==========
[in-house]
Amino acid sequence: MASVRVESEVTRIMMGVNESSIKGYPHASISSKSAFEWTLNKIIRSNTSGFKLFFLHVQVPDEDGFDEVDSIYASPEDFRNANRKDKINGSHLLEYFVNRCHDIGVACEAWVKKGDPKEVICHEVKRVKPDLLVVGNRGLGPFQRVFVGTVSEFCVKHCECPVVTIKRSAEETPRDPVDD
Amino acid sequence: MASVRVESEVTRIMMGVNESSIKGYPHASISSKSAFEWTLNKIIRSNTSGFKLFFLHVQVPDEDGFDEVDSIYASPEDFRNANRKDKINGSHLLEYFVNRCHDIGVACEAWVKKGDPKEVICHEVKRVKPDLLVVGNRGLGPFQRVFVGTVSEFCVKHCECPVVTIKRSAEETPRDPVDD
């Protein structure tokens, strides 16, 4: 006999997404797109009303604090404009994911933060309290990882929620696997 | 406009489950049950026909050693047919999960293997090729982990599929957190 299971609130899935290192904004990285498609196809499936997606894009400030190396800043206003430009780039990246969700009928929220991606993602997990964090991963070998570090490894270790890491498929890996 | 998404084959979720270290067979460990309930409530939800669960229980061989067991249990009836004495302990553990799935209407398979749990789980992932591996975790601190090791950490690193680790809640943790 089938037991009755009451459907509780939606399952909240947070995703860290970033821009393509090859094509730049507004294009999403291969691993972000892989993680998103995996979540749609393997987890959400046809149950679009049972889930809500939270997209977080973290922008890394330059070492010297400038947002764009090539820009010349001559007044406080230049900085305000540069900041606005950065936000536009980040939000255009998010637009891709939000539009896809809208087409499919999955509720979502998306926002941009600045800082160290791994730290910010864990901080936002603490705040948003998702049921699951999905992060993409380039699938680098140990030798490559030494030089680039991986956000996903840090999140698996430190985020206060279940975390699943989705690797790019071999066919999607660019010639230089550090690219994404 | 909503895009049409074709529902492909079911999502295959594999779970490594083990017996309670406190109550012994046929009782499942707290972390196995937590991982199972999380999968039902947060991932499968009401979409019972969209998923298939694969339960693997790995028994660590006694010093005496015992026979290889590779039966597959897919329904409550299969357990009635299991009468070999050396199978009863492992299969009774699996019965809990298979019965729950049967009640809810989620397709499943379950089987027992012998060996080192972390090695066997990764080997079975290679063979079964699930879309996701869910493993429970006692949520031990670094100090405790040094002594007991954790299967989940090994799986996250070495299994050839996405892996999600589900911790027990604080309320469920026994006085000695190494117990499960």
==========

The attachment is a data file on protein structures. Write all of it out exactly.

[in-house]
Amino acid sequence: MASVRVESEVTRIMMGVNESSIKGYPHASISSKSAFEWTLNKIIRSNTSGFKLFFLHVQVPDEDGFDEVDSIYASPEDFRNANRKDKINGSHLLEYFVNRCHDIGVACEAWVKKGDPKEVICHEVKRVKPDLLVVGNRGLGPFQRVFVGTVSEFCVKHCECPVVTIKRSAEETPRDPVDD
Amino acid sequence: MASVRVESEVTRIMMGVNESSIKGYPHASISSKSAFEWTLNKIIRSNTSGFKLFFLHVQVPDEDGFDEVDSIYASPEDFRNANRKDKINGSHLLEYFVNRCHDIGVACEAWVKKGDPKEVICHEVKRVKPDLLVVGNRGLGPFQRVFVGTVSEFCVKHCECPVVTIKRSAEETPRDPVDD
């Protein structure tokens, strides 16, 4: 006999997404797109009303604090404009994911933060309290990882929620696997 | 406009489950049950026909050693047919999960293997090729982990599929957190 299971609130899935290192904004990285498609196809499936997606894009400030190396800043206003430009780039990246969700009928929220991606993602997990964090991963070998570090490894270790890491498929890996 | 998404084959979720270290067979460990309930409530939800669960229980061989067991249990009836004495302990553990799935209407398979749990789980992932591996975790601190090791950490690193680790809640943790 089938037991009755009451459907509780939606399952909240947070995703860290970033821009393509090859094509730049507004294009999403291969691993972000892989993680998103995996979540749609393997987890959400046809149950679009049972889930809500939270997209977080973290922008890394330059070492010297400038947002764009090539820009010349001559007044406080230049900085305000540069900041606005950065936000536009980040939000255009998010637009891709939000539009896809809208087409499919999955509720979502998306926002941009600045800082160290791994730290910010864990901080936002603490705040948003998702049921699951999905992060993409380039699938680098140990030798490559030494030089680039991986956000996903840090999140698996430190985020206060279940975390699943989705690797790019071999066919999607660019010639230089550090690219994404 | 909503895009049409074709529902492909079911999502295959594999779970490594083990017996309670406190109550012994046929009782499942707290972390196995937590991982199972999380999968039902947060991932499968009401979409019972969209998923298939694969339960693997790995028994660590006694010093005496015992026979290889590779039966597959897919329904409550299969357990009635299991009468070999050396199978009863492992299969009774699996019965809990298979019965729950049967009640809810989620397709499943379950089987027992012998060996080192972390090695066997990764080997079975290679063979079964699930879309996701869910493993429970006692949520031990670094100090405790040094002594007991954790299967989940090994799986996250070495299994050839996405892996999600589900911790027990604080309320469920026994006085000695190494117990499960």